Because I’ve reached the age where I think there’s never any good music on the radio I’ve been listening to more news and talk stations lately, mainly National Public Radio. I know NPR has a reputation for being pretty left wing and a lot of its reporting does seem to come down to why taxpayers need to give more money to people who don’t have jobs, but they also sometimes cover stories that are a little off the beaten path that I don’t hear anywhere else.
Not long ago they had a short piece on how the U.S. government has had some issues with the World Trade Organization regarding its subsidizing of American cotton farmers that I found interesting and I did some further research on it. As I learned the details I decided this was a story that I needed to share with the good folks who read my column.
Giving tax money to farmers is a cherished tradition in our country. The goods that farmers produce tend to be pretty critical natural resources that we’d have a hard time living without, so when it comes time for government to redistribute some wealth, farmers are always near the front of the line. We can’t have corn farmers going out of business because they had a bad year or see the price of milk double overnight because long-standing price supports suddenly go away. The agriculture industry is important to most every state in the Union and they have a great deal of power in Congress.
They also like to sell their goods overseas sometimes, too, and government subsidies help with that as well. If the government is cutting a farmer a check every month, he can afford to sell his goods cheaper in foreign markets, undercutting competitors from other countries.
We’ve been boosting the profits of cotton farmers in this manner for many years, forking over billions of taxpayer dollars to help them market their wares at low prices on the world market. It’s a great system, but there is one problem -- it’s against the law.
More specifically, the subsidies are a direct violation of free trade agreements we have signed with other countries. And cotton farmers in other parts of the world are understandably less enthusiastic about the subsidy system that allows American cotton to price them out of the market.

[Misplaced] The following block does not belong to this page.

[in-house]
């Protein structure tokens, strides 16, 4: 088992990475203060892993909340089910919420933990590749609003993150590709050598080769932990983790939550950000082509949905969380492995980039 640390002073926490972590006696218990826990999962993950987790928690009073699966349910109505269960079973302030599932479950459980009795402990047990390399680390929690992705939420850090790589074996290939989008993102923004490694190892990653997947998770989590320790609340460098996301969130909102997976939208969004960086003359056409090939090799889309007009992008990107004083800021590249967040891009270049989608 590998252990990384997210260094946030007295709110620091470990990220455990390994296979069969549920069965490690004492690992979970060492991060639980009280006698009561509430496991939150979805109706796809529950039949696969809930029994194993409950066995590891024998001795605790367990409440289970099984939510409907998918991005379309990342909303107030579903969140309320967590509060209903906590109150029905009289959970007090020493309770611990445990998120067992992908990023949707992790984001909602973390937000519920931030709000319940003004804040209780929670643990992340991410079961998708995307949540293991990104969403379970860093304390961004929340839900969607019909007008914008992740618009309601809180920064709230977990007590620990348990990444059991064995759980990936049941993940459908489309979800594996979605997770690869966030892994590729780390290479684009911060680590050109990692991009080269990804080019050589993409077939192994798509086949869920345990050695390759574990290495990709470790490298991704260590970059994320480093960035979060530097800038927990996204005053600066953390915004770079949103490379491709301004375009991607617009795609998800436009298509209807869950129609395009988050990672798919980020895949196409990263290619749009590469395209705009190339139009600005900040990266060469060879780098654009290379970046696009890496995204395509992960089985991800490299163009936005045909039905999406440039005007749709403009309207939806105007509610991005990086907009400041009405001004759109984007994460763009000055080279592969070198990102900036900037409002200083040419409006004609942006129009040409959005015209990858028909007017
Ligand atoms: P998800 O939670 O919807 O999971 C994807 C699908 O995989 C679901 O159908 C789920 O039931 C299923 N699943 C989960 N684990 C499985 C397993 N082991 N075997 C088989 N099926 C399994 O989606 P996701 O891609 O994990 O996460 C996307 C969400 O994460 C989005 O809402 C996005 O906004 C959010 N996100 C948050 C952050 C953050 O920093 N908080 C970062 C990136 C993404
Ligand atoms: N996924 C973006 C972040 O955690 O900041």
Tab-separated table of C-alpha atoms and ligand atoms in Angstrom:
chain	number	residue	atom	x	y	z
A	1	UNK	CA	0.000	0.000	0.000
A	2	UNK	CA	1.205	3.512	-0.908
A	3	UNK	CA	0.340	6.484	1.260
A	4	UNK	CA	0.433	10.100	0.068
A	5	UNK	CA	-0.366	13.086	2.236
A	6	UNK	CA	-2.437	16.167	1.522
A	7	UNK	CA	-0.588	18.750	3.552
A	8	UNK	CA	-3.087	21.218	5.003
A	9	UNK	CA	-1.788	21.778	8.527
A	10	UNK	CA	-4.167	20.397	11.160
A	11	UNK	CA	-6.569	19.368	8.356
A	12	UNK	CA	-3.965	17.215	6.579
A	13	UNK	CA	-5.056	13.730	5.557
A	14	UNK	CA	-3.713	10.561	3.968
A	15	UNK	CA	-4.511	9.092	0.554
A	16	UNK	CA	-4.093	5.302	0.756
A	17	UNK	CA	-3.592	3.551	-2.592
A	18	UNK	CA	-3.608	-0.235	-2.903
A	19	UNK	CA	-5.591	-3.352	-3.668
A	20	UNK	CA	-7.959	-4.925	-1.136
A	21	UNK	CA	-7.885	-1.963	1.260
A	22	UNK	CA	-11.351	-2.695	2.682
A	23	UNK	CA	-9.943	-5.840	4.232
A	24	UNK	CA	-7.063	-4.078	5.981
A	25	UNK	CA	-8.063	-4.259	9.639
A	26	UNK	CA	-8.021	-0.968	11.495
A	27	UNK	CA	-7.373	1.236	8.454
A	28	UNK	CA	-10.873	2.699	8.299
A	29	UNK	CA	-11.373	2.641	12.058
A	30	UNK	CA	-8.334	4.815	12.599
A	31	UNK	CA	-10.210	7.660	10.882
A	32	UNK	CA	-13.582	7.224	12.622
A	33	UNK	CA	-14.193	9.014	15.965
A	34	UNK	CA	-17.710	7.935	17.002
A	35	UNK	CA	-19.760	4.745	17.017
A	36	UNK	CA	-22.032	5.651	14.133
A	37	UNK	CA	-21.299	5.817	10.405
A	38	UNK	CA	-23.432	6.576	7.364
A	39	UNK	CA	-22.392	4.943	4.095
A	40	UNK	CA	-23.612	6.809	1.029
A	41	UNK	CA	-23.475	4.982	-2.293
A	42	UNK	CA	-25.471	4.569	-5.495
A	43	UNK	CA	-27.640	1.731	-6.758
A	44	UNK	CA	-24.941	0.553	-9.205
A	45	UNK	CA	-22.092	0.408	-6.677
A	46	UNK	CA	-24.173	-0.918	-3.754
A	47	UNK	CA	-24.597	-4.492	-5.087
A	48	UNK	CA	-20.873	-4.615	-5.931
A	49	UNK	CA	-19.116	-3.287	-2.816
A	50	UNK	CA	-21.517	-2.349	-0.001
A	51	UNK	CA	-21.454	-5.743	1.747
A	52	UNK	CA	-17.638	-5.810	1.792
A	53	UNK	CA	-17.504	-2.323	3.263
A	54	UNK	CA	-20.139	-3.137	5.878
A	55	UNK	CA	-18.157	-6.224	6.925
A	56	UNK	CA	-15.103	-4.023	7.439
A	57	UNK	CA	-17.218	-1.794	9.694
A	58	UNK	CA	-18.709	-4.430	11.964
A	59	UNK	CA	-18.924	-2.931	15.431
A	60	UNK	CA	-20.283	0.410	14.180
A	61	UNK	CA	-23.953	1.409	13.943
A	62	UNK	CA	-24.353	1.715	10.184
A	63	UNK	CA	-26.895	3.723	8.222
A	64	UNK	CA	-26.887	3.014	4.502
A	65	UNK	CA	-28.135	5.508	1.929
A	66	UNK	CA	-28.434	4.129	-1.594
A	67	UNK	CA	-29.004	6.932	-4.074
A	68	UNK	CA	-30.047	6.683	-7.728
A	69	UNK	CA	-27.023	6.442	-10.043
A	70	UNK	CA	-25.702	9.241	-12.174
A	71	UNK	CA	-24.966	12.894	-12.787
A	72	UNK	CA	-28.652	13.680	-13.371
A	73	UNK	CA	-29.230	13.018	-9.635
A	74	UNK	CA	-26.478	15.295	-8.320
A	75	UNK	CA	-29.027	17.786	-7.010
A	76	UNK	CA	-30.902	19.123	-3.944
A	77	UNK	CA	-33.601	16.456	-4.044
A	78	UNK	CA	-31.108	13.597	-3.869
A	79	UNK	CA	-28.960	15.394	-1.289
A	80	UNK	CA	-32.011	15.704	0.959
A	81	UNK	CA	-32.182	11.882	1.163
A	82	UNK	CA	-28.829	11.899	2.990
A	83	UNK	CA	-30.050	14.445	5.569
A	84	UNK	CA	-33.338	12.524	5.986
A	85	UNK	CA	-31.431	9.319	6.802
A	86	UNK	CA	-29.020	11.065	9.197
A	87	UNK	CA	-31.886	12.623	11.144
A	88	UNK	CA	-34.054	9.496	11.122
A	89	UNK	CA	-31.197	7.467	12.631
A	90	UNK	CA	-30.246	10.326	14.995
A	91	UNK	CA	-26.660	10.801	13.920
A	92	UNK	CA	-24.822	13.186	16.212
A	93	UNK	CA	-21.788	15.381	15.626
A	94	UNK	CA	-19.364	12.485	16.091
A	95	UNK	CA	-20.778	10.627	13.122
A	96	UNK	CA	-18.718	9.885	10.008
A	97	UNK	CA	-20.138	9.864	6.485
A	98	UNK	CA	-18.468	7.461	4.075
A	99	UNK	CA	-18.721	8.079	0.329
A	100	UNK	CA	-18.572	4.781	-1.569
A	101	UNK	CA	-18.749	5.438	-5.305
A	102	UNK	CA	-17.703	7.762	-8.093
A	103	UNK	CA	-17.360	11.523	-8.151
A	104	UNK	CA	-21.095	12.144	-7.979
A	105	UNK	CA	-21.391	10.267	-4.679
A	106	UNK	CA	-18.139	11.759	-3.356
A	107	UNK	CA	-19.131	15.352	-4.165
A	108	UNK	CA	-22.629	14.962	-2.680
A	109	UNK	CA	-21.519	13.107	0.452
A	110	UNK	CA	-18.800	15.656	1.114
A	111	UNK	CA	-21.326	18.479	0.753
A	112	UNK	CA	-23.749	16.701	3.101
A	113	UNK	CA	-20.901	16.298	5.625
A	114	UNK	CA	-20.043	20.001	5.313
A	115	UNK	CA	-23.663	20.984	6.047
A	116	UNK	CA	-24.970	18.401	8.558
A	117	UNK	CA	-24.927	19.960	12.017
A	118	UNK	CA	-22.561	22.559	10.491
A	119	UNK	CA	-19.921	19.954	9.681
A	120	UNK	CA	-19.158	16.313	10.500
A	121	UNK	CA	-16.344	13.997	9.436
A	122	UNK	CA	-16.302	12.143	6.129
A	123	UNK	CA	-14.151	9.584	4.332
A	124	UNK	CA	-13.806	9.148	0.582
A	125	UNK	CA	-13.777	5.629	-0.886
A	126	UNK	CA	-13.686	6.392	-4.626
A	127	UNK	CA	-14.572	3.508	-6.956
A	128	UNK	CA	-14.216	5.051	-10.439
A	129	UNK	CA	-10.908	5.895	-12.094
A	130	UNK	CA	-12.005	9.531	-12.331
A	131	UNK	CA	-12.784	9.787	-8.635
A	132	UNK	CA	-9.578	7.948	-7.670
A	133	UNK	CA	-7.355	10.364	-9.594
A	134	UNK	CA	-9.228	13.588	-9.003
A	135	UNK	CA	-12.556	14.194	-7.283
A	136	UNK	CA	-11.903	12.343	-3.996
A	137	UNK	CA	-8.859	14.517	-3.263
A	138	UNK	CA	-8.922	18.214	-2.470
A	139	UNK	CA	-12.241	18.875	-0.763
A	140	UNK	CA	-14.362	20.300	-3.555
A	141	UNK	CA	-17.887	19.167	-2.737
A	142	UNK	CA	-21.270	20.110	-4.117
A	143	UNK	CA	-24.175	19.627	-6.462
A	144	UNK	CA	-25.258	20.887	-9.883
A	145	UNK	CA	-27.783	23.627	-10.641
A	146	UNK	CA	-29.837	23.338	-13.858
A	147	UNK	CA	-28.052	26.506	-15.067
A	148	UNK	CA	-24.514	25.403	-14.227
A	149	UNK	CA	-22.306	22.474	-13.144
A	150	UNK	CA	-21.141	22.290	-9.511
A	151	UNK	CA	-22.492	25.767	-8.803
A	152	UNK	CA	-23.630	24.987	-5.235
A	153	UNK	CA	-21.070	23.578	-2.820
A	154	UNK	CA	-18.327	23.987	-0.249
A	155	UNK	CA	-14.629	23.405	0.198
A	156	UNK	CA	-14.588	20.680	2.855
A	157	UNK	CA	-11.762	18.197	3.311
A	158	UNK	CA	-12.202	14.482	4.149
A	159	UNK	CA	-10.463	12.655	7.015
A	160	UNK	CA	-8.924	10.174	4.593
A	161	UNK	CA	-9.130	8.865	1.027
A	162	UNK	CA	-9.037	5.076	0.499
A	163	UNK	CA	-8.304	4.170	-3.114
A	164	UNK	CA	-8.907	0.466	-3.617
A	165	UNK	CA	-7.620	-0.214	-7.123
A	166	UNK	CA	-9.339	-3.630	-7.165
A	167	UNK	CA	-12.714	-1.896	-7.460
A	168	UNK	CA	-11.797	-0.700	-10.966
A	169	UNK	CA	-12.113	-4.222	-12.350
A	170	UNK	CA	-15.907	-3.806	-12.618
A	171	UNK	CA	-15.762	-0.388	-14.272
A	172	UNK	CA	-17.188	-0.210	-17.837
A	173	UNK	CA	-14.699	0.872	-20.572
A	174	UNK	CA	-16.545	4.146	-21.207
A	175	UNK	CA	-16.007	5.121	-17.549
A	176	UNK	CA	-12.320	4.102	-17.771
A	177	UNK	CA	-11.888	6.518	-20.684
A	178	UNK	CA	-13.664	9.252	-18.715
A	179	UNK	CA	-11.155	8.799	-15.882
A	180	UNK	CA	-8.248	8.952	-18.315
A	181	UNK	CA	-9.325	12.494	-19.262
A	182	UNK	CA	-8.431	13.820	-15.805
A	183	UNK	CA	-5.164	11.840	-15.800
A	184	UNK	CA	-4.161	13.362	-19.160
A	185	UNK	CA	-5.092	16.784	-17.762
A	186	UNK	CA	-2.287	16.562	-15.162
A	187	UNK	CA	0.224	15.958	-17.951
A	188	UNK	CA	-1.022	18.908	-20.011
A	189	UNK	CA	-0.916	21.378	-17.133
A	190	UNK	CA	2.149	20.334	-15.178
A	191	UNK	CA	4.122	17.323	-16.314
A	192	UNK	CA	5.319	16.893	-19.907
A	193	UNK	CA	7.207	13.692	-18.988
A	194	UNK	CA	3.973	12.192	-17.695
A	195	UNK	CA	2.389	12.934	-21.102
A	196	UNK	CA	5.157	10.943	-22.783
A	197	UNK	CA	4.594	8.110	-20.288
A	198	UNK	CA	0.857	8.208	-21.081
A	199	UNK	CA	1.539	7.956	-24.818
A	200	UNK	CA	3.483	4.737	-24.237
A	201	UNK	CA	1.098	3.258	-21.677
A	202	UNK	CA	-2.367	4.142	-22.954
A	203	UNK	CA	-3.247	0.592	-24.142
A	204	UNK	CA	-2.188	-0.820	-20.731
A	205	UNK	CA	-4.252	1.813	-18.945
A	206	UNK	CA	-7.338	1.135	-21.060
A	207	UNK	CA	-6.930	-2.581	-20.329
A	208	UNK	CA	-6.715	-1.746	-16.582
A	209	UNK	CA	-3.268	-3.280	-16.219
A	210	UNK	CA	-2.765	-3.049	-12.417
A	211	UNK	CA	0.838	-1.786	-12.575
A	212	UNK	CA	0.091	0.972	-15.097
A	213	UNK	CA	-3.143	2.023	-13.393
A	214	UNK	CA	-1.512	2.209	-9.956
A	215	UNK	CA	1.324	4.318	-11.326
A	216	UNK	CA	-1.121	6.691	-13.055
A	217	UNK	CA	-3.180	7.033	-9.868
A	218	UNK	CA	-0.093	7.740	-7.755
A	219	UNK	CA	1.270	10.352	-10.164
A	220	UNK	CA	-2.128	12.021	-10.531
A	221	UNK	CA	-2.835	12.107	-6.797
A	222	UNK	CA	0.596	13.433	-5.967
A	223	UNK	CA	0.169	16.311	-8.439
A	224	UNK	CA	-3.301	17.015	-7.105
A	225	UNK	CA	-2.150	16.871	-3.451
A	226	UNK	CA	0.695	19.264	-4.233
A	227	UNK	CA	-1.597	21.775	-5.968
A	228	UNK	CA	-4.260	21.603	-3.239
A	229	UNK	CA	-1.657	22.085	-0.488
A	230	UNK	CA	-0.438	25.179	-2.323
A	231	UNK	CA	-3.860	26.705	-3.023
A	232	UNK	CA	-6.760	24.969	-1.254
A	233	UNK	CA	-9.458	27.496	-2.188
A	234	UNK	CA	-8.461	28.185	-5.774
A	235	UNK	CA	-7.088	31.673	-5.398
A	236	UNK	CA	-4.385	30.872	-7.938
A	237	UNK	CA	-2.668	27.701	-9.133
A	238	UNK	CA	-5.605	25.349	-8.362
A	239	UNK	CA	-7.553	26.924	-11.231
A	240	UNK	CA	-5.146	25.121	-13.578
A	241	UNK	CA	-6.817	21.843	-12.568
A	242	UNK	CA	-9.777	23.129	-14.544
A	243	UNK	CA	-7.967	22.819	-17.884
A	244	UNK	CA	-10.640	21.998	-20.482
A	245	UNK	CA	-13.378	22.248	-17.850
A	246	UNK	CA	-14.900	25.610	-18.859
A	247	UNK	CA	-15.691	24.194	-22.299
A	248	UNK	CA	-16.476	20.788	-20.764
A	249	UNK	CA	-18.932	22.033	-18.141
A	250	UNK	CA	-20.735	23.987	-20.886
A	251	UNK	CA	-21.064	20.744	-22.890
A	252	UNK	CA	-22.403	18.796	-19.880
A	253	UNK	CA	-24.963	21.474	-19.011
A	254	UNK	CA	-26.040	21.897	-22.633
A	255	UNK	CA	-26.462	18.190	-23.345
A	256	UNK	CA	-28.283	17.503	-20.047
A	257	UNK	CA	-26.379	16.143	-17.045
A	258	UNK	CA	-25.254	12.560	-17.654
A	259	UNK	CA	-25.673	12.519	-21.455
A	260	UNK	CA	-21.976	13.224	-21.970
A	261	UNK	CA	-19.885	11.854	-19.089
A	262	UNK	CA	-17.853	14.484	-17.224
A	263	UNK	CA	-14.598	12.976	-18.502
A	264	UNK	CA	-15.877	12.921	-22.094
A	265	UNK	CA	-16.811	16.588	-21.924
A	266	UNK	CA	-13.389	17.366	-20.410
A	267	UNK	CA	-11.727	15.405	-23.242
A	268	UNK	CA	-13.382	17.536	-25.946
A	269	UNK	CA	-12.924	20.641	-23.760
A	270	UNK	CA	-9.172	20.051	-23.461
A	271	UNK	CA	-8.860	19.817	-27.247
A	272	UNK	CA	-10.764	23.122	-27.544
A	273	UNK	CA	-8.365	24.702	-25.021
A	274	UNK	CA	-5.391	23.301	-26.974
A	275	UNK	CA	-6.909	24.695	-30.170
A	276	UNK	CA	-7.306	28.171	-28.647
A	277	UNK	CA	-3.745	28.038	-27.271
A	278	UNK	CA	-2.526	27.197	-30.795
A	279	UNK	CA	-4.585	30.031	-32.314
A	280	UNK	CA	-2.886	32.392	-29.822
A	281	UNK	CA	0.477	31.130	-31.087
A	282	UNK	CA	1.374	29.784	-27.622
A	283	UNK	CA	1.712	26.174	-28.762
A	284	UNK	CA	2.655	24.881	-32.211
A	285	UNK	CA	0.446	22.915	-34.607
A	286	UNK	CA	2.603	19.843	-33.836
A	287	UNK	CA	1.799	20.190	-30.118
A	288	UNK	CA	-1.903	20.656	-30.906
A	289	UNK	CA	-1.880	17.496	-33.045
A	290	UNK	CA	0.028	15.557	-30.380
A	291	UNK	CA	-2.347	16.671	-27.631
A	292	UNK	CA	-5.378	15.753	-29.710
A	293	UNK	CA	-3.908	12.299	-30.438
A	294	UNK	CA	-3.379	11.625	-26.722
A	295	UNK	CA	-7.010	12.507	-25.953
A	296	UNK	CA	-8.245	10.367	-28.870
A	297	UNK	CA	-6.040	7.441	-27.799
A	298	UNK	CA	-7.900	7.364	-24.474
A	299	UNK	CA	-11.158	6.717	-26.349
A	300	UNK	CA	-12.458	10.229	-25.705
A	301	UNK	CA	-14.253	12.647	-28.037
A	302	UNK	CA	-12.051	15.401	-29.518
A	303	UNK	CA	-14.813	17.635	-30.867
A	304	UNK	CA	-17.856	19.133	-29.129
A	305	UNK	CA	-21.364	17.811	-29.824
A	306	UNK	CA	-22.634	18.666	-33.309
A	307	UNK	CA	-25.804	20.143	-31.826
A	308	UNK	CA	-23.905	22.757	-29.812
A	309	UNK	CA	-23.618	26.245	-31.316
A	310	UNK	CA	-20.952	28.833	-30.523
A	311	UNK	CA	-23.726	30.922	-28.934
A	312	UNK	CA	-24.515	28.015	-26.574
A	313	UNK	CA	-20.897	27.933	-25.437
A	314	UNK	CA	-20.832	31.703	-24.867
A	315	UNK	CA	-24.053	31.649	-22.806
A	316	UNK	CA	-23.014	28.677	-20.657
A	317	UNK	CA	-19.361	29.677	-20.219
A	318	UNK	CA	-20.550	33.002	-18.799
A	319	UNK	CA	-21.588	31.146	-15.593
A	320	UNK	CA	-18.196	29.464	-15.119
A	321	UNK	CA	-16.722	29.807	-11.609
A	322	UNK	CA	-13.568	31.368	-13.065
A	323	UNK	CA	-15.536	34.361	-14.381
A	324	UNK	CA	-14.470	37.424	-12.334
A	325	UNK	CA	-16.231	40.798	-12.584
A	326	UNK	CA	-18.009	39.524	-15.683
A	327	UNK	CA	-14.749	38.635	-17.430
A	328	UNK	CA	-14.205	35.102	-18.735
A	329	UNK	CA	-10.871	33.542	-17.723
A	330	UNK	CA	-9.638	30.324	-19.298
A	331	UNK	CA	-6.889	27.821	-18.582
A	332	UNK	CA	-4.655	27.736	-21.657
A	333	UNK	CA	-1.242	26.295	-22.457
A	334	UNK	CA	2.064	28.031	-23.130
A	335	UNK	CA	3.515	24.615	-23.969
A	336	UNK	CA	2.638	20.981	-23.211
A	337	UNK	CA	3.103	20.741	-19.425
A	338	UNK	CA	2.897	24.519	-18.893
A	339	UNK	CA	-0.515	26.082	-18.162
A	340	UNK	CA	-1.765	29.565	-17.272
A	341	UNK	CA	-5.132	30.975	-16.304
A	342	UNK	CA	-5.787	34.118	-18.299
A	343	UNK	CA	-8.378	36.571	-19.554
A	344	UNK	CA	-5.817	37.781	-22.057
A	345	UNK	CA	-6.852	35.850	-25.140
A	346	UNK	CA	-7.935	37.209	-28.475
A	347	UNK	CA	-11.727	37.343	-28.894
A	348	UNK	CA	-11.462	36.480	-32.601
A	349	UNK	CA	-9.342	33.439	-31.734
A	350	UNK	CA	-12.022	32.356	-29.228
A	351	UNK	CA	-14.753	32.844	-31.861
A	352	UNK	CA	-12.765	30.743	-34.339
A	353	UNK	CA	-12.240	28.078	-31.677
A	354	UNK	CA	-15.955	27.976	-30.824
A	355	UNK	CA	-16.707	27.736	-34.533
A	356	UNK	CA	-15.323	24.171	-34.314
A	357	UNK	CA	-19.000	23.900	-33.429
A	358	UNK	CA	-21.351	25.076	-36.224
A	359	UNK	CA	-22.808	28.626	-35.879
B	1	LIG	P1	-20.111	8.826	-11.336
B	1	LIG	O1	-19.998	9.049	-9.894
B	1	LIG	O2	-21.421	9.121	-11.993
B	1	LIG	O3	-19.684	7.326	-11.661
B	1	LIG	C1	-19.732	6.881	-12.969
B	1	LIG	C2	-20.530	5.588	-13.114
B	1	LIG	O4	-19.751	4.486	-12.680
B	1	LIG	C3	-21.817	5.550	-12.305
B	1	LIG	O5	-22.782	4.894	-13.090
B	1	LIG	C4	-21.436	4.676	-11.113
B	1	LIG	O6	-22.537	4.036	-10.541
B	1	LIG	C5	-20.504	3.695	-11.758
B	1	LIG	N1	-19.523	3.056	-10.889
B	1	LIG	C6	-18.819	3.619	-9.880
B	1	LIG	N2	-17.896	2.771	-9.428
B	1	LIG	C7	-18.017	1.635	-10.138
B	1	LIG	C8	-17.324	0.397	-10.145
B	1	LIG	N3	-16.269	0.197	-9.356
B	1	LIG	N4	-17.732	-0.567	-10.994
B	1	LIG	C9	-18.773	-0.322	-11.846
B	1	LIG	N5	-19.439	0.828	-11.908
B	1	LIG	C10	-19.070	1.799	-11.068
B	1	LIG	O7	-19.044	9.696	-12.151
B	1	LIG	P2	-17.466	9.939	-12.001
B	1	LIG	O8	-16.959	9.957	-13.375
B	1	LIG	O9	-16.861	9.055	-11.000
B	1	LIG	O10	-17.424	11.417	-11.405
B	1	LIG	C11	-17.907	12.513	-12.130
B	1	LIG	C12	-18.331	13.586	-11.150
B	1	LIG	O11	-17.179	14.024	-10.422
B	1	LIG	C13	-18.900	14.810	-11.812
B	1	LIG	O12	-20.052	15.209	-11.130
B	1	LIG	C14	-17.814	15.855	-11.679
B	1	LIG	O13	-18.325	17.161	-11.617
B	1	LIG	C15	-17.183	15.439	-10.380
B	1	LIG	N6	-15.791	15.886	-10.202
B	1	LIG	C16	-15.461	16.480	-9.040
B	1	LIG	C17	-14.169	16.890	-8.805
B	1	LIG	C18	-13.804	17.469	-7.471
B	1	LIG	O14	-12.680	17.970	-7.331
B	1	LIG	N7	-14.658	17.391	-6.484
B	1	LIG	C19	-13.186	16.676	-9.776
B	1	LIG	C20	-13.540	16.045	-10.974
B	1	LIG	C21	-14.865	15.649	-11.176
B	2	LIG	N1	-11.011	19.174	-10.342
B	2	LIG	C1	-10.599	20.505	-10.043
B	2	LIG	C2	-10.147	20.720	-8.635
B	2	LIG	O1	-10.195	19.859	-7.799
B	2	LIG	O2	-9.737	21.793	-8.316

Cotton farmers in Brazil brought a case against the U.S. to the World Trade Organization on this matter -- and they won. The U.S. appealed -- and we lost again. As it turns out though, the WTO has no way to enforce its decisions if member countries refuse to play by the rules they’ve agreed to. So Brazil had to try another approach.
They threatened to retaliate with trade sanctions against the U.S. that would hurt other American industries that export goods to Brazil. Congress found itself in a pickle -- industries that would be hurt by the Brazilian sanctions were demanding action, but cotton farmers were not about to give up their benefits quietly. What to do?
U.S. negotiators were sent to Brazil to seek a solution. They told the Brazilians that the cotton subsidies were part of a multiyear farm bill that could not be repealed until it had run its course. But they had a proposal. We aren’t inclined to follow the terms of the trade agreement we signed, our representatives told them, but how about a bribe? Would $147 million a year make you feel OK about the situation? The stunned Brazilians said they could live with that.
That’s right, dear readers, in order to keep handing over billions of your tax dollars to cotton farmers in the U.S., we have also paid hundreds of millions of dollars to Brazilian cotton farmers so they would look the other way as we violated a free trade agreement we signed up for.
I submit the preceding tale to all the naysayers who contend that our government can’t get things done anymore. Feel free to open or roll down the nearest window and yell “USA! USA!” until the overwhelming sense of pride in your elected representatives subsides.
Bill Ferguson is a resident of Centerville. Readers can write him at firstname.lastname@example.org or visit his blog at nscsense.blogspot.com.